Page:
Don’t Ruin All My Places

After finally finding your main spot, the place is overrun by people who like all music, drinks and fun. In other words, they probably like nothing at all.


Well, my readers, this month I’m going to be a little less saucy and a little more serious. Hope you’ll bear with me. I promise that I will still offend and upset at least some of you!

I want to ask all of you out there, why is it that we always ruin great places by making them popular? When I was in university, there was this really great coffee shop near my home that had a free reading library, reasonably priced drinks and catered to writers and artists. I loved hanging out there, talking with friends and meeting cool, new people.

Then somebody blogged about it. The article rapidly spread on Facebook and Twitter and within a week, their business more than quadrupled. Prices went up, the environment became noisy and crowded. I lost a place to hang out with friends. Ironically, the very things that had made it popular were destroyed by its growing popularity.

What’s this got to do with Dongguan? Batou.

Several years ago, Batou was a really cool place to spend time and take selfies. Mostly local Chinese were there with lots of artists and musicians. There were some expats, but not too many, and most of them could speak Chinese and enjoyed hanging out with the locals. It was an amazing place that had unique, traditional buildings and fascinating people.

“But wait,” I can already hear some of you saying, “aren’t you the one who was criticizing the people who complained that there’s nothing to do in Dongguan just two months ago?”

Today, Batou’s popularity has grown really fast. Too fast. The last time I went there, I saw more foreigners than Chinese. Places that used to be quiet and relaxing are now annoying with loud music coming from the places next door. Waiters stand outside each venue, trying to grab you to come inside.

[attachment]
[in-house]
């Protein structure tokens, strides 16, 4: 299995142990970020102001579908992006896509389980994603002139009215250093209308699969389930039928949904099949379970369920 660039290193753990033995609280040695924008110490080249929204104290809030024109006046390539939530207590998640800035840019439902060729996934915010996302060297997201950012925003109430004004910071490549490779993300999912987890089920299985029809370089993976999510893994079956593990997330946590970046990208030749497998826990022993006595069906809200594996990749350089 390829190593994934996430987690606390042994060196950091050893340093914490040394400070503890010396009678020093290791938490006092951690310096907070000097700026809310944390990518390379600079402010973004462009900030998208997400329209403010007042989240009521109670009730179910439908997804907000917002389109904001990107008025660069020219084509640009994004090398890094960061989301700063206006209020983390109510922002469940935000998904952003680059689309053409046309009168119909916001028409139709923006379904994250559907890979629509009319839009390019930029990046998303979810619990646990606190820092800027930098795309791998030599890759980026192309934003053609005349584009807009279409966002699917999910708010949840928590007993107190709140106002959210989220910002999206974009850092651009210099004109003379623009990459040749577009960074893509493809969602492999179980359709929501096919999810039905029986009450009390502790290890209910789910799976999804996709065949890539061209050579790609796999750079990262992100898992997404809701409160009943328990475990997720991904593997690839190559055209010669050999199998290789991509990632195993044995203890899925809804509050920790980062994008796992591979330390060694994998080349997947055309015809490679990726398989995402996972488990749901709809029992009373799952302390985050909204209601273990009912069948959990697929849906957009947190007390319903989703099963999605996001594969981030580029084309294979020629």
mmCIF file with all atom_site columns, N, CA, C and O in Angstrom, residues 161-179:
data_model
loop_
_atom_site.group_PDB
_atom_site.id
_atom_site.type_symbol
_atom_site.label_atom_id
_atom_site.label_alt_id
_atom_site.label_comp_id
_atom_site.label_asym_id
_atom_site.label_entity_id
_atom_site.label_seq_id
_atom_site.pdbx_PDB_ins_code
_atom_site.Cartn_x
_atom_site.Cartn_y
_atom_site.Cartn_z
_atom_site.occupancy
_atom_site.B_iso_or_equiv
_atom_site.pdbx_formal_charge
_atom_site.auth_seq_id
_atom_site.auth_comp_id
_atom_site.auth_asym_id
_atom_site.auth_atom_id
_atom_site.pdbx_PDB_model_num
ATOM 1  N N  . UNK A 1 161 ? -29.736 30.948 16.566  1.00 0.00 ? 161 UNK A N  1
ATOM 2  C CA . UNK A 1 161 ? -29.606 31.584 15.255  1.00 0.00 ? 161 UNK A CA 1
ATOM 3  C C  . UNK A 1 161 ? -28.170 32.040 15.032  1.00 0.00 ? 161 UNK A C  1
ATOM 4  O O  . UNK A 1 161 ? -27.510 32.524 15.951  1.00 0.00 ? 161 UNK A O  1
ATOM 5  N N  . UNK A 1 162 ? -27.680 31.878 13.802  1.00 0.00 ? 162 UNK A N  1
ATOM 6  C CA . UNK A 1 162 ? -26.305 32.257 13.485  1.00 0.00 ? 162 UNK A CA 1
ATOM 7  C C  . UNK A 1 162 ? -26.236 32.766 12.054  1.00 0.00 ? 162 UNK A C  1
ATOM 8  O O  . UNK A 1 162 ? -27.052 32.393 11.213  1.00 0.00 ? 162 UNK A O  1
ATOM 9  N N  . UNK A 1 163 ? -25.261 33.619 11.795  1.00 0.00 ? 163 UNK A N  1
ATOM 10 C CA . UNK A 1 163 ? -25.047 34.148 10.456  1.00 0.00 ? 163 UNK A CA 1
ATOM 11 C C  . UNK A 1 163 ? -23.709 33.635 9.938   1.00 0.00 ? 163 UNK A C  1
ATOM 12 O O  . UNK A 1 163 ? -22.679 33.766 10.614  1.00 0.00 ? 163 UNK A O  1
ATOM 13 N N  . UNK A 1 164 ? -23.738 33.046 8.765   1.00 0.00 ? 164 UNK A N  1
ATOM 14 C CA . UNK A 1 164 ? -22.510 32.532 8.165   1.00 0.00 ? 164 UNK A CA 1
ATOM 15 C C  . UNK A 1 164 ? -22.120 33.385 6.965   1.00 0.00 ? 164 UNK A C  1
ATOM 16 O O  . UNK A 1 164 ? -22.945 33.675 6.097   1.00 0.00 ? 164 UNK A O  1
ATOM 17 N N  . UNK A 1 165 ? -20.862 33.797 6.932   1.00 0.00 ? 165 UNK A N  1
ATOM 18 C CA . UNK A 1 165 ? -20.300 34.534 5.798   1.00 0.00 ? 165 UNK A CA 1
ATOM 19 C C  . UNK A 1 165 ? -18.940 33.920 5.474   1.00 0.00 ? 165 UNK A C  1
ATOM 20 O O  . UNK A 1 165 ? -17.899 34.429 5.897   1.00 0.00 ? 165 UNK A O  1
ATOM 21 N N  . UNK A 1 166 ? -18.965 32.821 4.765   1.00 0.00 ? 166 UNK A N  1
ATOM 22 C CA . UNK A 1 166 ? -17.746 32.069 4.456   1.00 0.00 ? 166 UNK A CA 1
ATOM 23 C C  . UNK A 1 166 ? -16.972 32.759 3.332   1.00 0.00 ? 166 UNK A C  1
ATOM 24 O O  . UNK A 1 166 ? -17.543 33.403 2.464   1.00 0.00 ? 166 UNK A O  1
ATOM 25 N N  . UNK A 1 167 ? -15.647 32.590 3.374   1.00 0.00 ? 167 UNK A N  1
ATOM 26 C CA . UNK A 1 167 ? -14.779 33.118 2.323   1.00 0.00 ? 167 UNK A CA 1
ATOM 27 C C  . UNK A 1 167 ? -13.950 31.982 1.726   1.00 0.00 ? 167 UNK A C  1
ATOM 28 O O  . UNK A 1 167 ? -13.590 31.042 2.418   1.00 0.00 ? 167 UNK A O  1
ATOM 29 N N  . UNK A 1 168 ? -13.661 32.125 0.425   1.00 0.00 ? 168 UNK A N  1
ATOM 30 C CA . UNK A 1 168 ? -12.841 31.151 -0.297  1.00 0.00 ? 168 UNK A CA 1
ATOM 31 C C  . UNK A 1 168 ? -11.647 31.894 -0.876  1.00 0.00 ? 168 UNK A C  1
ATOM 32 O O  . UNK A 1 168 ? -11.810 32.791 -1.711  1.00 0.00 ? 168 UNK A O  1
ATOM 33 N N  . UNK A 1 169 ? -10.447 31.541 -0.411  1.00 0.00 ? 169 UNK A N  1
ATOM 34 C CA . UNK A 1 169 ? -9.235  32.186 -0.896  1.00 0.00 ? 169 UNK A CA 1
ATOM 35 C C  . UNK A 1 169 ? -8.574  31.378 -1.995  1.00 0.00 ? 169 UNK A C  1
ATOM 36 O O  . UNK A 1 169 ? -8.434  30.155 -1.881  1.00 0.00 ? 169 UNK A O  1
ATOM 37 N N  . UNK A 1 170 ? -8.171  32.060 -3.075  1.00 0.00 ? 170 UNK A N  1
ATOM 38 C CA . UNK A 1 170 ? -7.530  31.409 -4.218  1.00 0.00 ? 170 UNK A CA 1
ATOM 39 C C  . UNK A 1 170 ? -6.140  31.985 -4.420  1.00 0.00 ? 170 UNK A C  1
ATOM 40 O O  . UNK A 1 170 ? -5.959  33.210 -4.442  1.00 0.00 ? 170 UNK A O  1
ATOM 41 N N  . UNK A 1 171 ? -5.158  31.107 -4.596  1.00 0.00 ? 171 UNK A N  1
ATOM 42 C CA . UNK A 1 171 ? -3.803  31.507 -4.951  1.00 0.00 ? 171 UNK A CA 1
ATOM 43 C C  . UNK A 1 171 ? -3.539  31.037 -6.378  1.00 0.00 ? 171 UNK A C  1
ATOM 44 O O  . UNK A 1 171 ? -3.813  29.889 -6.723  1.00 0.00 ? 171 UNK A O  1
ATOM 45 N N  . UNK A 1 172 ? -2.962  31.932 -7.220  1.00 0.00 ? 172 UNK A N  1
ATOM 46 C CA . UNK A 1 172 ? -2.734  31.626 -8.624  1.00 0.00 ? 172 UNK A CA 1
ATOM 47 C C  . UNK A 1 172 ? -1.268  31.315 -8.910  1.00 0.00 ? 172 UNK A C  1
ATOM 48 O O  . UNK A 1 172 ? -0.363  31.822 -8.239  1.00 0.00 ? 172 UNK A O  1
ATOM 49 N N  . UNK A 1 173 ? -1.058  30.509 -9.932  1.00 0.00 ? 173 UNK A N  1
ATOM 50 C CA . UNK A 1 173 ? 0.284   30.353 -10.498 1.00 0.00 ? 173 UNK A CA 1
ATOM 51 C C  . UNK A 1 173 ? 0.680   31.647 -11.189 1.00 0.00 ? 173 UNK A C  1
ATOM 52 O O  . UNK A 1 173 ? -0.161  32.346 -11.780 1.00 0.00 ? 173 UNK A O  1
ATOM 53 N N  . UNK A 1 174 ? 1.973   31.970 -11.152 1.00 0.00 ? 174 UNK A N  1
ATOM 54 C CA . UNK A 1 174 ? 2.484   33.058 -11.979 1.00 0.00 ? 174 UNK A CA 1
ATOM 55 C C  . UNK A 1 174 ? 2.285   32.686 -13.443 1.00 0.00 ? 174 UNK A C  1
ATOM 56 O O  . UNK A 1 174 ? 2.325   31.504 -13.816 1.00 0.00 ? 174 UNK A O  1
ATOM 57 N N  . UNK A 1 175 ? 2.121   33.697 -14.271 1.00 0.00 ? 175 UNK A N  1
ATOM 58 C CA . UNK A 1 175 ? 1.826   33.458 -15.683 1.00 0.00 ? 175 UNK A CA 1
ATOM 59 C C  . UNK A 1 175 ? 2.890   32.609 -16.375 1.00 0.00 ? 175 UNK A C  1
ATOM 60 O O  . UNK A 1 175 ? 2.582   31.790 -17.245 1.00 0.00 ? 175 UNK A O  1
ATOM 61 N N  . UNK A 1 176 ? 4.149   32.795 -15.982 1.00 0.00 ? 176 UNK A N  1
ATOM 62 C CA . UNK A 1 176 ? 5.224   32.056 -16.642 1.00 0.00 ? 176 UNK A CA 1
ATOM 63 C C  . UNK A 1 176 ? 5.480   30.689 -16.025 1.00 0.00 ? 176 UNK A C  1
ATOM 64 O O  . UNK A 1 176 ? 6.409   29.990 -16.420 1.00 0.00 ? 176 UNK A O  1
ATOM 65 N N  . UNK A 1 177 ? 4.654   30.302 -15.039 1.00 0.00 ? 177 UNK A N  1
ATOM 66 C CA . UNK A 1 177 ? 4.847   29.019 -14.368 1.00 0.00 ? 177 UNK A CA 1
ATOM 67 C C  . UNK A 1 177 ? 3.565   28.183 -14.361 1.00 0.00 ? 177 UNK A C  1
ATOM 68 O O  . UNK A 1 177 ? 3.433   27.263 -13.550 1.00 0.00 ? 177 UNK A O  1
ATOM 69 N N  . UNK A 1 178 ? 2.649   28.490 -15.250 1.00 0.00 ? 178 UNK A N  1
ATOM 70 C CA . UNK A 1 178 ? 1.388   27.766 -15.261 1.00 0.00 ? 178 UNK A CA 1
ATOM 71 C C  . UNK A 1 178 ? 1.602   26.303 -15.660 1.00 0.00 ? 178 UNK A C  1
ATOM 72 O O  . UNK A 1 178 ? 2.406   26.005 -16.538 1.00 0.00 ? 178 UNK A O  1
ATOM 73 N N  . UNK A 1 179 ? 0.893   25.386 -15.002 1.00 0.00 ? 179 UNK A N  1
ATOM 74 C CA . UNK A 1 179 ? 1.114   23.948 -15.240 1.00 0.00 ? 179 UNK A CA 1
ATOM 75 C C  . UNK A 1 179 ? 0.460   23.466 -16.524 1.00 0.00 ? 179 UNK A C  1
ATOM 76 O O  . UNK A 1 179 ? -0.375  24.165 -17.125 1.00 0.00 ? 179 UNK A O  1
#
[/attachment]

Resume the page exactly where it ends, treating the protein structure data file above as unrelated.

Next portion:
“But wait,” I can already hear some of you saying, “aren’t you the one who was criticizing the people who complained that there’s nothing to do in Dongguan just two months ago?”

Don’t get me wrong, I’m still your dedicated party babe. I love loud music when I’m packed next to dancing, sweaty bodies as much as the next girl! But we already have enough of those places in the Dongcheng bar street. I like variety. I’m watching with sadness as one of my favorite places in Dongguan becomes just another generic bar district.

My Granny used to have a sign on her wall: “God grant me the Strength to change the things I can; the Patience to accept the things I cannot; and the Wisdom to know the difference.” I say screw patience and wisdom! Kim Kardashian & co. don’t have much of either, but look how much fun they have!

To all of you going to Batou, I wish you lots of fun, and great memories! There’s certainly lots to do there and it’s still got the special feeling that’s different from anywhere else in Dongguan. Go and enjoy it now before it is overrun by foreign popularity!

As for myself, you might spot me there from time to time, but I’ve found a new place that’s far from the growing tourist trap that Batou is becoming. I like the local musicians and artists better than tourists taking a thousand pictures they’ll never check again.

Don’t worry, I won’t tell you where’s my new favorite place, but you might eventually get there. Some Friday night, you’ll get invited and you’ll put on your underused leather jacket and black makeup to show your dark side. Remember, nobody believes you’re as hard as you think, but we do appreciate the fashion show!